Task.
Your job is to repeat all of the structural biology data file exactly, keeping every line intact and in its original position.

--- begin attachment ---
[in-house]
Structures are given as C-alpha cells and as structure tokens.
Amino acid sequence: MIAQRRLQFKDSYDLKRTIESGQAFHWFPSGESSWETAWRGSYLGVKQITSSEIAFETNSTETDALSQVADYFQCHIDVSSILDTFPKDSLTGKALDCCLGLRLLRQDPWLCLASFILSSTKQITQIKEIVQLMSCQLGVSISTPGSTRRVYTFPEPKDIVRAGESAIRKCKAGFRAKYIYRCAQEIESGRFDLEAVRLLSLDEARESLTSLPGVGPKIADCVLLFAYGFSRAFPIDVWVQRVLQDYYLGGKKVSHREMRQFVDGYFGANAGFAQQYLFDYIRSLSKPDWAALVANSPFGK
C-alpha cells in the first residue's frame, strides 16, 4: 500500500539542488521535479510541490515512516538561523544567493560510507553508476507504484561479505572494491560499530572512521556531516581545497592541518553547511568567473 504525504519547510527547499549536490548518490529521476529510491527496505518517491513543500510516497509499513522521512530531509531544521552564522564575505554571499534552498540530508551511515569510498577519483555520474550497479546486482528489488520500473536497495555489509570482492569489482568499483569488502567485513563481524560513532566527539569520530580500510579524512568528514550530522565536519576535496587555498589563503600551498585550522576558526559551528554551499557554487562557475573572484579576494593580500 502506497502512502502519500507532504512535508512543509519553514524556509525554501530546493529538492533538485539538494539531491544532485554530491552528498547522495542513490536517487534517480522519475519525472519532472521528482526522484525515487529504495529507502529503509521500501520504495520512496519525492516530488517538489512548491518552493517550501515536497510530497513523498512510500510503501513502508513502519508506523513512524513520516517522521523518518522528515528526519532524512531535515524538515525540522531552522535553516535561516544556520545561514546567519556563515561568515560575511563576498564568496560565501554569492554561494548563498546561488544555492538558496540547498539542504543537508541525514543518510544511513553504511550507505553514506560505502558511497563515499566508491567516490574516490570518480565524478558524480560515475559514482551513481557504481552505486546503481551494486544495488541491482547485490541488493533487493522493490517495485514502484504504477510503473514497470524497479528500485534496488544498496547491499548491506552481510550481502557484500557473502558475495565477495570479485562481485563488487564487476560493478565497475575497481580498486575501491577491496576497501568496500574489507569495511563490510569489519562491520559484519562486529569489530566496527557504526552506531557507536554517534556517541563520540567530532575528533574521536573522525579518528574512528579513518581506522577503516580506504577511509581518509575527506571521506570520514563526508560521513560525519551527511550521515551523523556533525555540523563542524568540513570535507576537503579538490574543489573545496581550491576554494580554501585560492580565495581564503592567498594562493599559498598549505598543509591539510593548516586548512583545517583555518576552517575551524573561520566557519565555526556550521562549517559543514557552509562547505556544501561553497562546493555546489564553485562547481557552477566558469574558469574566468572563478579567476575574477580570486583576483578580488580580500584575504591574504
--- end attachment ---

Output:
[in-house]
Structures are given as C-alpha cells and as structure tokens.
Amino acid sequence: MIAQRRLQFKDSYDLKRTIESGQAFHWFPSGESSWETAWRGSYLGVKQITSSEIAFETNSTETDALSQVADYFQCHIDVSSILDTFPKDSLTGKALDCCLGLRLLRQDPWLCLASFILSSTKQITQIKEIVQLMSCQLGVSISTPGSTRRVYTFPEPKDIVRAGESAIRKCKAGFRAKYIYRCAQEIESGRFDLEAVRLLSLDEARESLTSLPGVGPKIADCVLLFAYGFSRAFPIDVWVQRVLQDYYLGGKKVSHREMRQFVDGYFGANAGFAQQYLFDYIRSLSKPDWAALVANSPFGK
C-alpha cells in the first residue's frame, strides 16, 4: 500500500539542488521535479510541490515512516538561523544567493560510507553508476507504484561479505572494491560499530572512521556531516581545497592541518553547511568567473 504525504519547510527547499549536490548518490529521476529510491527496505518517491513543500510516497509499513522521512530531509531544521552564522564575505554571499534552498540530508551511515569510498577519483555520474550497479546486482528489488520500473536497495555489509570482492569489482568499483569488502567485513563481524560513532566527539569520530580500510579524512568528514550530522565536519576535496587555498589563503600551498585550522576558526559551528554551499557554487562557475573572484579576494593580500 502506497502512502502519500507532504512535508512543509519553514524556509525554501530546493529538492533538485539538494539531491544532485554530491552528498547522495542513490536517487534517480522519475519525472519532472521528482526522484525515487529504495529507502529503509521500501520504495520512496519525492516530488517538489512548491518552493517550501515536497510530497513523498512510500510503501513502508513502519508506523513512524513520516517522521523518518522528515528526519532524512531535515524538515525540522531552522535553516535561516544556520545561514546567519556563515561568515560575511563576498564568496560565501554569492554561494548563498546561488544555492538558496540547498539542504543537508541525514543518510544511513553504511550507505553514506560505502558511497563515499566508491567516490574516490570518480565524478558524480560515475559514482551513481557504481552505486546503481551494486544495488541491482547485490541488493533487493522493490517495485514502484504504477510503473514497470524497479528500485534496488544498496547491499548491506552481510550481502557484500557473502558475495565477495570479485562481485563488487564487476560493478565497475575497481580498486575501491577491496576497501568496500574489507569495511563490510569489519562491520559484519562486529569489530566496527557504526552506531557507536554517534556517541563520540567530532575528533574521536573522525579518528574512528579513518581506522577503516580506504577511509581518509575527506571521506570520514563526508560521513560525519551527511550521515551523523556533525555540523563542524568540513570535507576537503579538490574543489573545496581550491576554494580554501585560492580565495581564503592567498594562493599559498598549505598543509591539510593548516586548512583545517583555518576552517575551524573561520566557519565555526556550521562549517559543514557552509562547505556544501561553497562546493555546489564553485562547481557552477566558469574558469574566468572563478579567476575574477580570486583576483578580488580580500584575504591574504